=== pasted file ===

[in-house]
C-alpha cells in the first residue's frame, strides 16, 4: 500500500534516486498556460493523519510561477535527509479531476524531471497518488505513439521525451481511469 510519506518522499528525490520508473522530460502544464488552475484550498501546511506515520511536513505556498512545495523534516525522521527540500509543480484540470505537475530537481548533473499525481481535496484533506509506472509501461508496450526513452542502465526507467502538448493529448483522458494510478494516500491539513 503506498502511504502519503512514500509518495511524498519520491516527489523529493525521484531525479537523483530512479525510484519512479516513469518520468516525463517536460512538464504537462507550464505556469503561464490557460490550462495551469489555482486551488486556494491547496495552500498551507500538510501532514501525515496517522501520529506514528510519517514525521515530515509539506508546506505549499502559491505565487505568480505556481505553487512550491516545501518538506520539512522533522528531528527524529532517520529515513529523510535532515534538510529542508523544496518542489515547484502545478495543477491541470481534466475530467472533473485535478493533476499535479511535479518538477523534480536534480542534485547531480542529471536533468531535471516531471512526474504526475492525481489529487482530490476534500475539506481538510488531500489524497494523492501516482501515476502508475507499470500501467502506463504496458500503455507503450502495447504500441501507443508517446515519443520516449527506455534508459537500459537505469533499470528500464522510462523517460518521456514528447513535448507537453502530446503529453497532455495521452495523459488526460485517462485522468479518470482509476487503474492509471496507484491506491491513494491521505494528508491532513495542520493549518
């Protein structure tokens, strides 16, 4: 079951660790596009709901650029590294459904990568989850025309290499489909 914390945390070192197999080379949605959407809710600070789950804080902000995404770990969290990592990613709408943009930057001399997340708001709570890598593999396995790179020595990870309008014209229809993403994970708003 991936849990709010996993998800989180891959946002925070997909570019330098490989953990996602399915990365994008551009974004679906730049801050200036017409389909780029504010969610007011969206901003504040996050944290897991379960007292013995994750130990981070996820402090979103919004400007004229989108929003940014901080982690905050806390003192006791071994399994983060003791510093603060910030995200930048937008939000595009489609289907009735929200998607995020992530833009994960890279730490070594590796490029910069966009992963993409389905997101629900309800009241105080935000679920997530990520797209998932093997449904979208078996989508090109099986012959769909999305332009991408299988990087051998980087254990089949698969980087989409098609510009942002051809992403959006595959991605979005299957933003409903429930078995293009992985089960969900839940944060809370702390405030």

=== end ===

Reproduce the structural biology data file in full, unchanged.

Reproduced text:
[in-house]
C-alpha cells in the first residue's frame, strides 16, 4: 500500500534516486498556460493523519510561477535527509479531476524531471497518488505513439521525451481511469 510519506518522499528525490520508473522530460502544464488552475484550498501546511506515520511536513505556498512545495523534516525522521527540500509543480484540470505537475530537481548533473499525481481535496484533506509506472509501461508496450526513452542502465526507467502538448493529448483522458494510478494516500491539513 503506498502511504502519503512514500509518495511524498519520491516527489523529493525521484531525479537523483530512479525510484519512479516513469518520468516525463517536460512538464504537462507550464505556469503561464490557460490550462495551469489555482486551488486556494491547496495552500498551507500538510501532514501525515496517522501520529506514528510519517514525521515530515509539506508546506505549499502559491505565487505568480505556481505553487512550491516545501518538506520539512522533522528531528527524529532517520529515513529523510535532515534538510529542508523544496518542489515547484502545478495543477491541470481534466475530467472533473485535478493533476499535479511535479518538477523534480536534480542534485547531480542529471536533468531535471516531471512526474504526475492525481489529487482530490476534500475539506481538510488531500489524497494523492501516482501515476502508475507499470500501467502506463504496458500503455507503450502495447504500441501507443508517446515519443520516449527506455534508459537500459537505469533499470528500464522510462523517460518521456514528447513535448507537453502530446503529453497532455495521452495523459488526460485517462485522468479518470482509476487503474492509471496507484491506491491513494491521505494528508491532513495542520493549518
């Protein structure tokens, strides 16, 4: 079951660790596009709901650029590294459904990568989850025309290499489909 914390945390070192197999080379949605959407809710600070789950804080902000995404770990969290990592990613709408943009930057001399997340708001709570890598593999396995790179020595990870309008014209229809993403994970708003 991936849990709010996993998800989180891959946002925070997909570019330098490989953990996602399915990365994008551009974004679906730049801050200036017409389909780029504010969610007011969206901003504040996050944290897991379960007292013995994750130990981070996820402090979103919004400007004229989108929003940014901080982690905050806390003192006791071994399994983060003791510093603060910030995200930048937008939000595009489609289907009735929200998607995020992530833009994960890279730490070594590796490029910069966009992963993409389905997101629900309800009241105080935000679920997530990520797209998932093997449904979208078996989508090109099986012959769909999305332009991408299988990087051998980087254990089949698969980087989409098609510009942002051809992403959006595959991605979005299957933003409903429930078995293009992985089960969900839940944060809370702390405030």